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Class limits are the smallest and largest observations (data, events etc) in each class. Therefore, each class has two limits: a lower and upper.
Here, the largest value=105 and the lowest value=54. The data will be divided into seven classes.
Therefore, class interval =(largest value - lowest value)/No. of classes you want to have
Class interval should always be a whole number and yet in this case we have a decimal number. The solution to this problem is to round off to the nearest whole number. So, 7.285 gets rounded up to 7.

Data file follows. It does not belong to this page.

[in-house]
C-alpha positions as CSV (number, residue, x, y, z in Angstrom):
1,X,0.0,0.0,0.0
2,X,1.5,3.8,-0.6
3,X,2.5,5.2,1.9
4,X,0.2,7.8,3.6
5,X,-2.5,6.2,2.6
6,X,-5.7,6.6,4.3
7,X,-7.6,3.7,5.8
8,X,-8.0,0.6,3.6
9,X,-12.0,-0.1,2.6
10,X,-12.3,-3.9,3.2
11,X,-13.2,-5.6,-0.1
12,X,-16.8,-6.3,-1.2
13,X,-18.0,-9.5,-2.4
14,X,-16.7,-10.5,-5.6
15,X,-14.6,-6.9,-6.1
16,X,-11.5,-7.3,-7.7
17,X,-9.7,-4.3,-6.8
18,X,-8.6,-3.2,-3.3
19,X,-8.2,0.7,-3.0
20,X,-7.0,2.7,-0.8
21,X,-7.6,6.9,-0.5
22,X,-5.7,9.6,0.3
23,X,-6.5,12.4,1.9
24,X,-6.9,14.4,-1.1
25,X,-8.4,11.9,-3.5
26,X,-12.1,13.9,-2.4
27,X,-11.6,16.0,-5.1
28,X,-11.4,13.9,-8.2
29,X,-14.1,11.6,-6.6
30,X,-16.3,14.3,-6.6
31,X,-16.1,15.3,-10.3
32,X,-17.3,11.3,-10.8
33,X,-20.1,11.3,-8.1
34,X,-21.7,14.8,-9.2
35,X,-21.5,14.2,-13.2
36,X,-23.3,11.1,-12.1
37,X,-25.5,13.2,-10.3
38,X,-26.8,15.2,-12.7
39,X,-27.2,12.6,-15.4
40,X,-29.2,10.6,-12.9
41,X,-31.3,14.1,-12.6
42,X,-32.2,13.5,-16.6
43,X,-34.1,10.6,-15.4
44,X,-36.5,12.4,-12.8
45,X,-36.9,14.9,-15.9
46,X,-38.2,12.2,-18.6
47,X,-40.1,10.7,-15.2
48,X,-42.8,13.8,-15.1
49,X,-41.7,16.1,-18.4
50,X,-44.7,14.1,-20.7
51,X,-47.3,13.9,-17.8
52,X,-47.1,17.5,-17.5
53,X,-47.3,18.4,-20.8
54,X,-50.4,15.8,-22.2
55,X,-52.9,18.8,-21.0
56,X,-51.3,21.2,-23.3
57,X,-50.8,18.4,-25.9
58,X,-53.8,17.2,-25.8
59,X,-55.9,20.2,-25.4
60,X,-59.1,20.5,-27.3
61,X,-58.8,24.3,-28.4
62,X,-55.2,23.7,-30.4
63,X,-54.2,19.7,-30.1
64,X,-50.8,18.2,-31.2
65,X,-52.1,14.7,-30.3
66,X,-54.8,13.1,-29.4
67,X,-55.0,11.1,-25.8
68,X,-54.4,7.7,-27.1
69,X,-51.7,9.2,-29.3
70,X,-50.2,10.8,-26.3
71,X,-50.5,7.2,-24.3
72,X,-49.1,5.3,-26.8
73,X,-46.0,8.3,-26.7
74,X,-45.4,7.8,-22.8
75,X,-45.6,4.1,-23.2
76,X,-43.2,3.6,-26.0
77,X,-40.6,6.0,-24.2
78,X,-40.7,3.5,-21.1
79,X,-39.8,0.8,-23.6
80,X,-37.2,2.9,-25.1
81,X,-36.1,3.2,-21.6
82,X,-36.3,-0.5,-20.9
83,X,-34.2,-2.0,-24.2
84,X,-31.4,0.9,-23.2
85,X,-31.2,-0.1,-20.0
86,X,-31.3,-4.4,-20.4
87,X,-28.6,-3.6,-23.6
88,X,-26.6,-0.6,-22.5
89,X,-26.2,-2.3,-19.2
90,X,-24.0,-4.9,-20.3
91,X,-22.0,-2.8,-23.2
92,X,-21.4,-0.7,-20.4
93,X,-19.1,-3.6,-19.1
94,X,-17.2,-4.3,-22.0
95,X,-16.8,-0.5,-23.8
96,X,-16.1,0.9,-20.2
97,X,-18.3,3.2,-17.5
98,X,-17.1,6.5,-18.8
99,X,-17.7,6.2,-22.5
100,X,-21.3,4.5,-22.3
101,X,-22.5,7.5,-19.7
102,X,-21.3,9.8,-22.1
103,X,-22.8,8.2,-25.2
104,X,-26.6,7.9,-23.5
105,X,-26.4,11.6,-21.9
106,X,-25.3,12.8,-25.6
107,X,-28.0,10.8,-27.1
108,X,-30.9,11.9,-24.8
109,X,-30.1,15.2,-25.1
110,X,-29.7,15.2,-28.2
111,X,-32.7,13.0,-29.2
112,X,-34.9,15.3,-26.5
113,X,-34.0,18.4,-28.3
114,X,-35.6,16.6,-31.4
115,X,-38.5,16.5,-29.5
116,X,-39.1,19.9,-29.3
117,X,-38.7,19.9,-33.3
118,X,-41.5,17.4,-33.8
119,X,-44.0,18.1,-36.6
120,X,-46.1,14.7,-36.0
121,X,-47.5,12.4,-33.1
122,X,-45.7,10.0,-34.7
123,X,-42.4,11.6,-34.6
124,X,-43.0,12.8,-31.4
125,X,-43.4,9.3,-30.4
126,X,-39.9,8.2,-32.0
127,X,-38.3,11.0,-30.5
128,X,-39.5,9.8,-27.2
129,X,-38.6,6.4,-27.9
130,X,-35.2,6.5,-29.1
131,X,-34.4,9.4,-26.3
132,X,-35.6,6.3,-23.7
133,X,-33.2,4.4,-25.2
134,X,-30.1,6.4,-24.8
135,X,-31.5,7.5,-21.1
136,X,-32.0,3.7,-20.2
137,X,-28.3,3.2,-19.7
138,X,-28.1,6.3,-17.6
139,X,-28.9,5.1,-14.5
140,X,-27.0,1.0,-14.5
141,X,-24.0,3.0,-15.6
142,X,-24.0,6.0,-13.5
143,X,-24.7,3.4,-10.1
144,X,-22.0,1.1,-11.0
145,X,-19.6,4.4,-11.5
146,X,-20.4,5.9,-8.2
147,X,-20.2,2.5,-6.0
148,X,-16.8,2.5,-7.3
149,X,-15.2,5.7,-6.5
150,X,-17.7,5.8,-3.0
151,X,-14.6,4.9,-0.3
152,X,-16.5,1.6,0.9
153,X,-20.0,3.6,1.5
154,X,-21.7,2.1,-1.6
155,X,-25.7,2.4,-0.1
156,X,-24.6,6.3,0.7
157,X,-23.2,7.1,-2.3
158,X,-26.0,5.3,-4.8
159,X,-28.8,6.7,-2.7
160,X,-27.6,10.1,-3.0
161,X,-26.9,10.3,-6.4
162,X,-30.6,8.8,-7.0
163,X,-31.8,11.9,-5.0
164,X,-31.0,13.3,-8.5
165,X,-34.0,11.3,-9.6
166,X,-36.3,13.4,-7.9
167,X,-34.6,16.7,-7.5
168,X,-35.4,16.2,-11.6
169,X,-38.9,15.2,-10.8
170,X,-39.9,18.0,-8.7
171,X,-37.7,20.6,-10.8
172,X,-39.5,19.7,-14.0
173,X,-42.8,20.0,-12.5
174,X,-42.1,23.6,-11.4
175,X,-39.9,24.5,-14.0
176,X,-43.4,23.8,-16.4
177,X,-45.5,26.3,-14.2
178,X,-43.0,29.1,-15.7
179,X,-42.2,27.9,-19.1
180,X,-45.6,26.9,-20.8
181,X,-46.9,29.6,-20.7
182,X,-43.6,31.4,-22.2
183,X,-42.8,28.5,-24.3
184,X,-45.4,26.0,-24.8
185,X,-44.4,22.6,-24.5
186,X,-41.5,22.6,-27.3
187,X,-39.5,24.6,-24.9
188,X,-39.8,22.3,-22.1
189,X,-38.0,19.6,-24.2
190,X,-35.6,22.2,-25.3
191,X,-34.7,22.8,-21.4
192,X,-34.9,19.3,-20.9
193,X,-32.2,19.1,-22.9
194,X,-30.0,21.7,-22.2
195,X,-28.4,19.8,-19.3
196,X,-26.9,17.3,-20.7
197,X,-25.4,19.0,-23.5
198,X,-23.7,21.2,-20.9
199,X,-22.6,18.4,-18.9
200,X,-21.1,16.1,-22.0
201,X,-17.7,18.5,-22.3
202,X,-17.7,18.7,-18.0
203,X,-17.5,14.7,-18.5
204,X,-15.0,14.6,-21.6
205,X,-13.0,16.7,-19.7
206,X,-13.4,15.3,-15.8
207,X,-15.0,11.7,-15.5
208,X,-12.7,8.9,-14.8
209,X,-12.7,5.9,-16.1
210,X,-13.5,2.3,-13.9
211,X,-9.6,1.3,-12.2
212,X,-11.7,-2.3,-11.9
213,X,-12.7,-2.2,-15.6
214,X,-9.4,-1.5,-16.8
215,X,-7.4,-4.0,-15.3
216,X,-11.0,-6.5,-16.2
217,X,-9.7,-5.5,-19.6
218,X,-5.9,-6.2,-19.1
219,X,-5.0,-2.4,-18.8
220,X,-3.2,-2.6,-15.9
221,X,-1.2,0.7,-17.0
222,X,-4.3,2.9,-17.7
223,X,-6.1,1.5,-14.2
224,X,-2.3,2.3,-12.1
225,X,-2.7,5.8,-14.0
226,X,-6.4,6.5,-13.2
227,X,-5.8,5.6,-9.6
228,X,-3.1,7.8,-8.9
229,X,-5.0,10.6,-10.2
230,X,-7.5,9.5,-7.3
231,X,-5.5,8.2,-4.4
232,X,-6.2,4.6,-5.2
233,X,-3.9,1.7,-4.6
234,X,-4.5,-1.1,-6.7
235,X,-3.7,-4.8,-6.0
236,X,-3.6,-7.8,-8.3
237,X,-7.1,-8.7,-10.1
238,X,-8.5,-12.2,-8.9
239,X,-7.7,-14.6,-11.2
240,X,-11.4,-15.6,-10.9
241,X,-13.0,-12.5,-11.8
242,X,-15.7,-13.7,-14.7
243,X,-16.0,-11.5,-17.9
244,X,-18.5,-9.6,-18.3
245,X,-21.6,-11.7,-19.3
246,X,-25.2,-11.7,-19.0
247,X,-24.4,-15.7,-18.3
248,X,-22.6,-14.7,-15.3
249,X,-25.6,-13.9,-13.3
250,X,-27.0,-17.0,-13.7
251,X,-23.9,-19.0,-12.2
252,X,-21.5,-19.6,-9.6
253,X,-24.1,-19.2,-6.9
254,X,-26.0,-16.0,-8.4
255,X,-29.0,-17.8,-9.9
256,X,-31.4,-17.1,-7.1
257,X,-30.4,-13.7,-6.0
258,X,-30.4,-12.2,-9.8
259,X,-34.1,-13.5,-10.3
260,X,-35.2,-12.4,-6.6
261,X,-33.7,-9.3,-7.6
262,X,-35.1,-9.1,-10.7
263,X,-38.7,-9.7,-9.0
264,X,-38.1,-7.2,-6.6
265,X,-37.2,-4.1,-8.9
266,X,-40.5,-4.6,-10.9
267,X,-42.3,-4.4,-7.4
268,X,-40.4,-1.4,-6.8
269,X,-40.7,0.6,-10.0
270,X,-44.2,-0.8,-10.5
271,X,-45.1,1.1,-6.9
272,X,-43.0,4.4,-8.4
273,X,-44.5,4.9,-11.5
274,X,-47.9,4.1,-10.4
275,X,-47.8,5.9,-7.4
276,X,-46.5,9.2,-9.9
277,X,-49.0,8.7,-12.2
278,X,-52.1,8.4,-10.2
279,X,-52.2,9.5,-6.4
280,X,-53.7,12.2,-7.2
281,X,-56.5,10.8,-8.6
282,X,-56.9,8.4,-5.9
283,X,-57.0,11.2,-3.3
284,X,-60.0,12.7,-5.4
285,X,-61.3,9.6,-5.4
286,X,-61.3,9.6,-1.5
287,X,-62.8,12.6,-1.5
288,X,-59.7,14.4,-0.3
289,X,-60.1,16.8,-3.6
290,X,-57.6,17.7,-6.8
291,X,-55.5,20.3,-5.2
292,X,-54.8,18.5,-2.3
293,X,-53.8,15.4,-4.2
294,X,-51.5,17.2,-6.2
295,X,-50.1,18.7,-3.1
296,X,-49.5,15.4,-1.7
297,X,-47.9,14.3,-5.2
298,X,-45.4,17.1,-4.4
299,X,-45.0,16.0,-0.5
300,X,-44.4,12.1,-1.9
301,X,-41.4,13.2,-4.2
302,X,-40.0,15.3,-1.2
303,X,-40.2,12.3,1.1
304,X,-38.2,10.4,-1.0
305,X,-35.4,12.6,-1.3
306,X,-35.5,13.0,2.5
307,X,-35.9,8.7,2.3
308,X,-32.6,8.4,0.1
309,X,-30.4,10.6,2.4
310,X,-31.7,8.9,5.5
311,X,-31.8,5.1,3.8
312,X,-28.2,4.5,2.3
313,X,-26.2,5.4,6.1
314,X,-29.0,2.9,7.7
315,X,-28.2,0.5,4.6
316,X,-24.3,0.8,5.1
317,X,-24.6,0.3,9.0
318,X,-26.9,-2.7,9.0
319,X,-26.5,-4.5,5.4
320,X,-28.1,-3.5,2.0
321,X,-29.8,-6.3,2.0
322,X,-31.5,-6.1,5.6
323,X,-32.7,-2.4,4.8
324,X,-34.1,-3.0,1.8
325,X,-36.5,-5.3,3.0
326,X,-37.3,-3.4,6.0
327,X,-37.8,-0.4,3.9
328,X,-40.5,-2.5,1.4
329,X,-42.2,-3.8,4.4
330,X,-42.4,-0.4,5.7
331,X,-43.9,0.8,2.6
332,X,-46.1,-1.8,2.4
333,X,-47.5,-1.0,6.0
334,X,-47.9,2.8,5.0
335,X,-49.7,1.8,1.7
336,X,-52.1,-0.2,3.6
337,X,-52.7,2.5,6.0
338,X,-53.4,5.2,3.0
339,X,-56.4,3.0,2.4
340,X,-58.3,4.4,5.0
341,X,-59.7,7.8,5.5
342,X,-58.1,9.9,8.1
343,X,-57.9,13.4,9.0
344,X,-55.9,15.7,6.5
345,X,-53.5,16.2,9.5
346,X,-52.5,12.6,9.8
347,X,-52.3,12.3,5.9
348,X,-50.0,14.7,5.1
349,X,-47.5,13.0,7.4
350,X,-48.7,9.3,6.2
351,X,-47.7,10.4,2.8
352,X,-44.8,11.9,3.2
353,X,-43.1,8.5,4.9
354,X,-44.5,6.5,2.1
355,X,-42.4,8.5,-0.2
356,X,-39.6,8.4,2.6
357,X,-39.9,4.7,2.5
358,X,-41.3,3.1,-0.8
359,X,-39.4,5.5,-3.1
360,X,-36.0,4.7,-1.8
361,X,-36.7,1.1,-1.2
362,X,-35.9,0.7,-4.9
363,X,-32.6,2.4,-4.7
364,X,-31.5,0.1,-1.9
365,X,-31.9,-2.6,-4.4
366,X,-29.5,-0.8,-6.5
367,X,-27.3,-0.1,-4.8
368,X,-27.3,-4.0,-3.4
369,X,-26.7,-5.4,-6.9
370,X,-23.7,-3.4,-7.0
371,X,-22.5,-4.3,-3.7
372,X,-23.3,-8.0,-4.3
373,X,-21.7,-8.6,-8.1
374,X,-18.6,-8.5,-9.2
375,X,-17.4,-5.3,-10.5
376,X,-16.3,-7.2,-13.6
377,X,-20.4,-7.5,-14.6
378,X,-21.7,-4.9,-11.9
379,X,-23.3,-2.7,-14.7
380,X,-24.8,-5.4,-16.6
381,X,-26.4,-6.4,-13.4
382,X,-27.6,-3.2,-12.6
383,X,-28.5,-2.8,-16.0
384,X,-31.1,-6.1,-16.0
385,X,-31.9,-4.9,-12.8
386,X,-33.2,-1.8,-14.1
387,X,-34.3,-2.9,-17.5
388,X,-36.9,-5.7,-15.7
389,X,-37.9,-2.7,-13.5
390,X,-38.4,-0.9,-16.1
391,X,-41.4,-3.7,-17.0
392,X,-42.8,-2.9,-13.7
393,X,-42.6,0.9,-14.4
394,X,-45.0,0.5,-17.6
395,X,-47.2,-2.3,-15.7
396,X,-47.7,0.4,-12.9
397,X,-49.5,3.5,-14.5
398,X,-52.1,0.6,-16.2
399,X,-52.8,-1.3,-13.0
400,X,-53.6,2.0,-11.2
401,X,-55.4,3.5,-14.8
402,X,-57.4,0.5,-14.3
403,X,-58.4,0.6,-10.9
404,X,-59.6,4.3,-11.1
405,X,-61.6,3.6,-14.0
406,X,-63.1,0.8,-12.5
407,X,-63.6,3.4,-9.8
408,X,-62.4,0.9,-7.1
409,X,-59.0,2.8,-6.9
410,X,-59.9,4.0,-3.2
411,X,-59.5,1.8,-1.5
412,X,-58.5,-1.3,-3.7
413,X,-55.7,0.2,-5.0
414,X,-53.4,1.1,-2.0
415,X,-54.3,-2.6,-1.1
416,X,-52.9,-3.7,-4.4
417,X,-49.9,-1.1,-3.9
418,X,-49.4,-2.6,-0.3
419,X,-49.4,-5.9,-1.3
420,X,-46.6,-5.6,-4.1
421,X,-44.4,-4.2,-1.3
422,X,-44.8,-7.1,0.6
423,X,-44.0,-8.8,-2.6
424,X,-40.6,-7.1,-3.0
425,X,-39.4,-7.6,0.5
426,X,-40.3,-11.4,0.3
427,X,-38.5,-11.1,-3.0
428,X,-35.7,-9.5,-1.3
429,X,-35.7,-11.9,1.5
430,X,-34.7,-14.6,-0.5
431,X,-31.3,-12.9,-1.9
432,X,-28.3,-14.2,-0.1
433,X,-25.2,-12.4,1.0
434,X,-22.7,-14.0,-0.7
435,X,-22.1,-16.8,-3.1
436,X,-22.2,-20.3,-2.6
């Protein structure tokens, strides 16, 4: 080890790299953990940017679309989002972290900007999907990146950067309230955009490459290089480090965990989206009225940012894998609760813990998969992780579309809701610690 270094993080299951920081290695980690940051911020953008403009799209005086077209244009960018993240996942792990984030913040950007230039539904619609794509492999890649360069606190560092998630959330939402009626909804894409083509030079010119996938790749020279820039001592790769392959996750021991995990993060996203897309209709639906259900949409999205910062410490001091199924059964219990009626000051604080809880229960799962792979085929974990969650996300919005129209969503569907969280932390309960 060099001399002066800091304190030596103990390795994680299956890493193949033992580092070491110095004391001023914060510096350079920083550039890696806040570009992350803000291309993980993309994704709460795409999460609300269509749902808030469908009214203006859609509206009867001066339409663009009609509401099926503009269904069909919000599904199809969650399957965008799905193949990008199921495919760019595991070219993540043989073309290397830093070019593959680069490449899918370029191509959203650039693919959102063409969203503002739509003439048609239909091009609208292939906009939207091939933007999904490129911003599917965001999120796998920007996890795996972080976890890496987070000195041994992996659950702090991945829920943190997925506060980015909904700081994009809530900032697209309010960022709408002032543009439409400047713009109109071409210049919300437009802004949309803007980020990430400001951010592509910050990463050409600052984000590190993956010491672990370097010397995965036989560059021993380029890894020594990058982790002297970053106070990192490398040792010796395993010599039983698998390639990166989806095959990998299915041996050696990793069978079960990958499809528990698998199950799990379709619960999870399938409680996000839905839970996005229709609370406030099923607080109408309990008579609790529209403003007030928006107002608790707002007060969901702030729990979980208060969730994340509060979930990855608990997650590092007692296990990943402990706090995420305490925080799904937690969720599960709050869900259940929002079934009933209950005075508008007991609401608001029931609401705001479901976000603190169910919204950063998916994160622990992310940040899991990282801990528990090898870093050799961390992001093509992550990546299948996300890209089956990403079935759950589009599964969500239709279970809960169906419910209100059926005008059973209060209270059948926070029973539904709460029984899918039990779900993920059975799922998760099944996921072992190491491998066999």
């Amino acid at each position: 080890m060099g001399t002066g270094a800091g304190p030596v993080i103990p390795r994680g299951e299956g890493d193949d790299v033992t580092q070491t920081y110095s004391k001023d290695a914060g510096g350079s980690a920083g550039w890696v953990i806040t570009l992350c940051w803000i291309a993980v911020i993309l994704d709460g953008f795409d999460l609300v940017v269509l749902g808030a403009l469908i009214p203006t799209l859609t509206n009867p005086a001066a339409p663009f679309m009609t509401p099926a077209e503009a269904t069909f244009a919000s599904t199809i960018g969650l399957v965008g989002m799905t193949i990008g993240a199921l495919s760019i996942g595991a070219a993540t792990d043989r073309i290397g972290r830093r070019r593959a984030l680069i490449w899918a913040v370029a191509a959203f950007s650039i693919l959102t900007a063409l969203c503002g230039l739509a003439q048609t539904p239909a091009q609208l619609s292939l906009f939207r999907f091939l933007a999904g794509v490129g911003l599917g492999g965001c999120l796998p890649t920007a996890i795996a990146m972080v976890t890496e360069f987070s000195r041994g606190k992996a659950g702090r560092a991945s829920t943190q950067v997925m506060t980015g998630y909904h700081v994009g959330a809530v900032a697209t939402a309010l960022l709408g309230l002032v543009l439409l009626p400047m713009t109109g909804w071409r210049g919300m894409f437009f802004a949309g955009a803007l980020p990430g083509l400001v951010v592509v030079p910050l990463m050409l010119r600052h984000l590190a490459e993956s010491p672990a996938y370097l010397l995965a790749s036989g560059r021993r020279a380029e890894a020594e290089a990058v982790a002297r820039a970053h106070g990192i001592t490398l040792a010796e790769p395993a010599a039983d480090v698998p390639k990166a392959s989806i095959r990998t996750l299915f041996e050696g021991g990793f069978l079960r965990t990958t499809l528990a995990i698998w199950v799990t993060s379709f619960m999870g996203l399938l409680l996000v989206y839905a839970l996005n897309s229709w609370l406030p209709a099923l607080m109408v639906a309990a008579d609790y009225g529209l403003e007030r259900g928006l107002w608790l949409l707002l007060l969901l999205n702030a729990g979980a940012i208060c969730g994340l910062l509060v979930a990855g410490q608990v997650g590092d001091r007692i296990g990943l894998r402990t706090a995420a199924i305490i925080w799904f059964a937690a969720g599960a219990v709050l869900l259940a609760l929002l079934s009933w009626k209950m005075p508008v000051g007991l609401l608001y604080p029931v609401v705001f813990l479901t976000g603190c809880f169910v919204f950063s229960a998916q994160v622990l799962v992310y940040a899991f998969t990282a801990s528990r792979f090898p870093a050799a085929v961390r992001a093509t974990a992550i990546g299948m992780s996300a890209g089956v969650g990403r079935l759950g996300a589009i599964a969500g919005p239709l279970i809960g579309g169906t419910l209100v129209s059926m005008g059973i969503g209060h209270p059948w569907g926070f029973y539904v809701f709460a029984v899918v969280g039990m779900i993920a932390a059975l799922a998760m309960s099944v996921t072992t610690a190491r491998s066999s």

54 and (54+7)=61 would be the class limits(lower=54, upper=61) of the first class. Similarly, we can compute the other class limits.
Therefore, 54-61, 62-69, 70-77, 78-85, 86-93, 94-101 and 102-109 would be the class limits.
Class Boundaries are the midpoints between the upper class limit of a class and the lower class limit of the next class in the sequence. Therefore, each class has an upper and lower class boundary.
For the first class, 54 – 61
The lower class boundary is the midpoint between 53 and 54, that is 53.5. The upper class boundary is the midpoint between 61 and 62, that is 62.5.
Similarly, we can compute the lower and the upper class boundaries for other classes.
Therefore, the class boundaries are 53.5-62.5, 62.5-69.5, 69.5-77.5, 77.5-85.5, 85.5-93.5, 93.5-101.5 and 101.5-109.5.
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